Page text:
resident officer in charge of construction (ROICC) and by the Public Works Department (PWD).
SHOP DRAWINGS are drawings, schedules, diagrams, and other related data to illustrate a material, a product, or a system for some portion of the work prepared by the construction contractor, subcontractor, manufacturer, distributor, or supplier. Product data include brochures, illustrations, performance charts, and other information by which the work will be judged. As an SW, you will be required to draft shop drawings for minor shop and field projects. You can draw shop items, such as doors, cabinets, and small portable structures (prefabricated berthing quarters, and modifications of existing buildings), or perhaps you will be drawing from portions of design drawings, specifications, or from freehand sketches given by the design engineer.
A WORKING DRAWING (also called project drawing) is any drawing that furnishes the information required by a Steelworker to manufacture a part or a crew to erect a structure. It is prepared from a freehand sketch or a design drawing. Complete information is presented in a set of working drawings, complete enough that the user will require no further information. Project drawings include all the drawings necessary for the different Seabee ratings to complete the project. These are the drawings that show the size, quantity, location, and relationship of the building components.
A complete set of project drawings consists of general drawings, detail drawings, and assembly drawings. General drawings consist of plans (views from above) and elevations (side or front views) drawn on a relatively small defined scale, such as 1/8 inch = 1 foot. Most of the general drawings are drawn in orthographic projections, although sometimes details can be shown in isometric projections. Detail drawings show a particular item on a larger scale than that of the general drawing in which the item appears, or it can show an item too small to appear at all on a general drawing. Assembly drawings are either an exterior or a sectional view of an object showing the details in the proper relationship to one another. Usually, assembly drawings are drawn to a smaller scale than are detail drawings. This procedure provides a check on the accuracy of the design and detail drawings and often discloses errors.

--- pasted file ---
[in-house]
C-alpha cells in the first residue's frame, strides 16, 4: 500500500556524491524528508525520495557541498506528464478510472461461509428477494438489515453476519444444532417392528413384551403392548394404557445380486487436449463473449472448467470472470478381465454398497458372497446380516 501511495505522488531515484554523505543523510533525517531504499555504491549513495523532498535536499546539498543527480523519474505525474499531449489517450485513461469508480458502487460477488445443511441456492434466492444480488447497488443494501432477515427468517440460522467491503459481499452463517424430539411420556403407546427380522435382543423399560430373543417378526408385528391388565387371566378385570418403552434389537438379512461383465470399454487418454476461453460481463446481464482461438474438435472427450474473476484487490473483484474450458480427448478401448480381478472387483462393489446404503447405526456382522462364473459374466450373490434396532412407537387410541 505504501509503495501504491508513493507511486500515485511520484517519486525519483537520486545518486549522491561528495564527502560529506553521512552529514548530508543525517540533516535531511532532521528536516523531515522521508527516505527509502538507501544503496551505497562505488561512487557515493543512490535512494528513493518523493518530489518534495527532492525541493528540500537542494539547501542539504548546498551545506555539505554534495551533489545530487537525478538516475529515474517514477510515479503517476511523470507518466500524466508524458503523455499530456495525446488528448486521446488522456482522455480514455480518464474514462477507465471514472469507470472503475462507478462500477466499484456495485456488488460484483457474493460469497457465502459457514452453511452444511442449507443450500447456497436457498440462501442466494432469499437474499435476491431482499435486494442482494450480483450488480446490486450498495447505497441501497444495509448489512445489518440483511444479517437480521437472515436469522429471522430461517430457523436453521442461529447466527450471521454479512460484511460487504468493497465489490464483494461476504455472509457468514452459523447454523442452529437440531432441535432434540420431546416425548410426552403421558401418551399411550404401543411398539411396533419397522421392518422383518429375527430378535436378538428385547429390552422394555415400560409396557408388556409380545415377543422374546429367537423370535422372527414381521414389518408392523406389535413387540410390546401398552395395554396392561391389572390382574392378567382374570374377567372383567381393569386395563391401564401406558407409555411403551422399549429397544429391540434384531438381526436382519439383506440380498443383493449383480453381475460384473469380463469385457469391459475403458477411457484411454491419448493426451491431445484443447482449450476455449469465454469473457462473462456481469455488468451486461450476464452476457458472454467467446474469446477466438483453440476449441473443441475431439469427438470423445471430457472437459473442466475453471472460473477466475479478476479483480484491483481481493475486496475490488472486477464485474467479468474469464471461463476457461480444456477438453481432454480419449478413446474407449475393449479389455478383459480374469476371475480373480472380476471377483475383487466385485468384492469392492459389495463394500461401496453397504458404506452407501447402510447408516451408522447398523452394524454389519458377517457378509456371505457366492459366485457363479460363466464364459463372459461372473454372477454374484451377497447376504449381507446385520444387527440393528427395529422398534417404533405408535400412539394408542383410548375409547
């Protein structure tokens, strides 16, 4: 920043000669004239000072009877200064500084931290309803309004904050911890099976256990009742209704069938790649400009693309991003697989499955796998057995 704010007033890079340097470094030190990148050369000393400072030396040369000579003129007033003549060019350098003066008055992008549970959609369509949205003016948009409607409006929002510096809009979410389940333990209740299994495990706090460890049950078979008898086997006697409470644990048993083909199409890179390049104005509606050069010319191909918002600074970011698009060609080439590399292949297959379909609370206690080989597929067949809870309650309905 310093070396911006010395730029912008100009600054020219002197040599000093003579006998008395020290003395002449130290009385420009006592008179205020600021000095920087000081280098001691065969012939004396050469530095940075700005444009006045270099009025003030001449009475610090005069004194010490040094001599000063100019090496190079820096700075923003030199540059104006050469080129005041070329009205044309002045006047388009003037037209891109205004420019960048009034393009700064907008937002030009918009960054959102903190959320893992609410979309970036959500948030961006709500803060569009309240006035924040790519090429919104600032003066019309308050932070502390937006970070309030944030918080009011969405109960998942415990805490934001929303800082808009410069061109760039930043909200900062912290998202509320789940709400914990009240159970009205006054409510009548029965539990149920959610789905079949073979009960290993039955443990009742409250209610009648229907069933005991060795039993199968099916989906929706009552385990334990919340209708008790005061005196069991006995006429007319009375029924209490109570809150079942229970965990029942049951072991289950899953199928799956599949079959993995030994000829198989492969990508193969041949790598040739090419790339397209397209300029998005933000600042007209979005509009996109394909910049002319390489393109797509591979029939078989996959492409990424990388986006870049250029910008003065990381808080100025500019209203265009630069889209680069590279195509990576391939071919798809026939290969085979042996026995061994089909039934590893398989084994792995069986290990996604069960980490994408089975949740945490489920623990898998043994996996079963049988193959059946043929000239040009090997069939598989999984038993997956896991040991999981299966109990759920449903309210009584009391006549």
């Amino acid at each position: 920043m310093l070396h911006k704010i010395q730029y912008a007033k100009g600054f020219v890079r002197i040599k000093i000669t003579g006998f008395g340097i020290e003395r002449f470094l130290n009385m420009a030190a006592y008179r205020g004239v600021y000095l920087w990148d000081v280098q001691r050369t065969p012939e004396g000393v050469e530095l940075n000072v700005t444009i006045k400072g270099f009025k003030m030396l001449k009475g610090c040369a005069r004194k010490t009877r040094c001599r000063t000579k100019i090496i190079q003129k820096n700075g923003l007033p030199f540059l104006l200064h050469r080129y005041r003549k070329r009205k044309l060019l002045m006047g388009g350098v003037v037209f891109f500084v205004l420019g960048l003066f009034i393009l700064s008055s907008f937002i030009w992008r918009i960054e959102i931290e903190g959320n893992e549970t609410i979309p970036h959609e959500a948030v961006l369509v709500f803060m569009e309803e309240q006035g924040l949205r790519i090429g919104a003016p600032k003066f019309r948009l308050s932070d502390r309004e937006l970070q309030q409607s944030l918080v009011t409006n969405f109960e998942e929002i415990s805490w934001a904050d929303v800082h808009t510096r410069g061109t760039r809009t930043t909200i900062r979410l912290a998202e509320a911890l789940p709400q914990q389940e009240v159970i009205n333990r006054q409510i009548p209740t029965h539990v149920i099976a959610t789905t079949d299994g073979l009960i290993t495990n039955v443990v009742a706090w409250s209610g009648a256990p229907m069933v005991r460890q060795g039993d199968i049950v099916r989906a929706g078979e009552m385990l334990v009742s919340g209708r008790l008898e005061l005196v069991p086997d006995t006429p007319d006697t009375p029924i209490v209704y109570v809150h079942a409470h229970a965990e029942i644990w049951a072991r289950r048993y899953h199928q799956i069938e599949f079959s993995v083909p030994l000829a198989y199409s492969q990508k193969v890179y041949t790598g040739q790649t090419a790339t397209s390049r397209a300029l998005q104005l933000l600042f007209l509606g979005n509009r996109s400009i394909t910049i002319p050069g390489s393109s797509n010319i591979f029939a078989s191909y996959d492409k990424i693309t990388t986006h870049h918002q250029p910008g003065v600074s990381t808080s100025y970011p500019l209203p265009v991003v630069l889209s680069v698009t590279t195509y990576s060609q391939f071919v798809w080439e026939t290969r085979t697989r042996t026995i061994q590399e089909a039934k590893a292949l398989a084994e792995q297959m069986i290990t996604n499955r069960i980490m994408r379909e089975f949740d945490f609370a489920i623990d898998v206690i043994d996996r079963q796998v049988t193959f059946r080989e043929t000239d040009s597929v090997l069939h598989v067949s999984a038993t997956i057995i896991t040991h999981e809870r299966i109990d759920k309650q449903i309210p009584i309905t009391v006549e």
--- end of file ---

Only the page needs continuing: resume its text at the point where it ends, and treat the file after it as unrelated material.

RED-LINED DRAWINGS are the official contract drawings that you will mark up during construction to show as-built conditions. Red-lined drawings are marked in color red to indicate either a minor design change or a field adjustment.
AS-BUILT DRAWINGS are the original contract drawings (or sepia copies) that you will change to show the as-built conditions from the red-lined drawings. Upon the completion of the facilities, the construction contractor or the Naval Military Construction Force (NMCB) is required to provide the ROICC with as-built drawings, indicating construction deviations from the contract drawings. All of the as-built marked-up prints must reflect exact as-built conditions and must show all features of the project as constructed. After the completion of the project, as-built marked-up prints are transmitted by the ROICC to the engineering field division (EFD).
ORDER OF PROJECT DRAWINGS Project drawings for buildings and structures are arranged in the following order:
1. TITLE SHEET AND INDEXContain specific project title and an index of drawings. (Used only for projects containing 60 or more drawings.)
2. SITE or PLOT PLANS-Contain either site or plot plans or both, as well as civil and utility plans. For small projects, this sheet should include an index of the drawings.
3. LANDSCAPE AND IRRIGATION (if applicable).
4. ARCHITECTURAL (including interior design as applicable).
6. MECHANICAL (heating, ventilation, and air conditioning).
9. FIRE PROTECTION.Continue Reading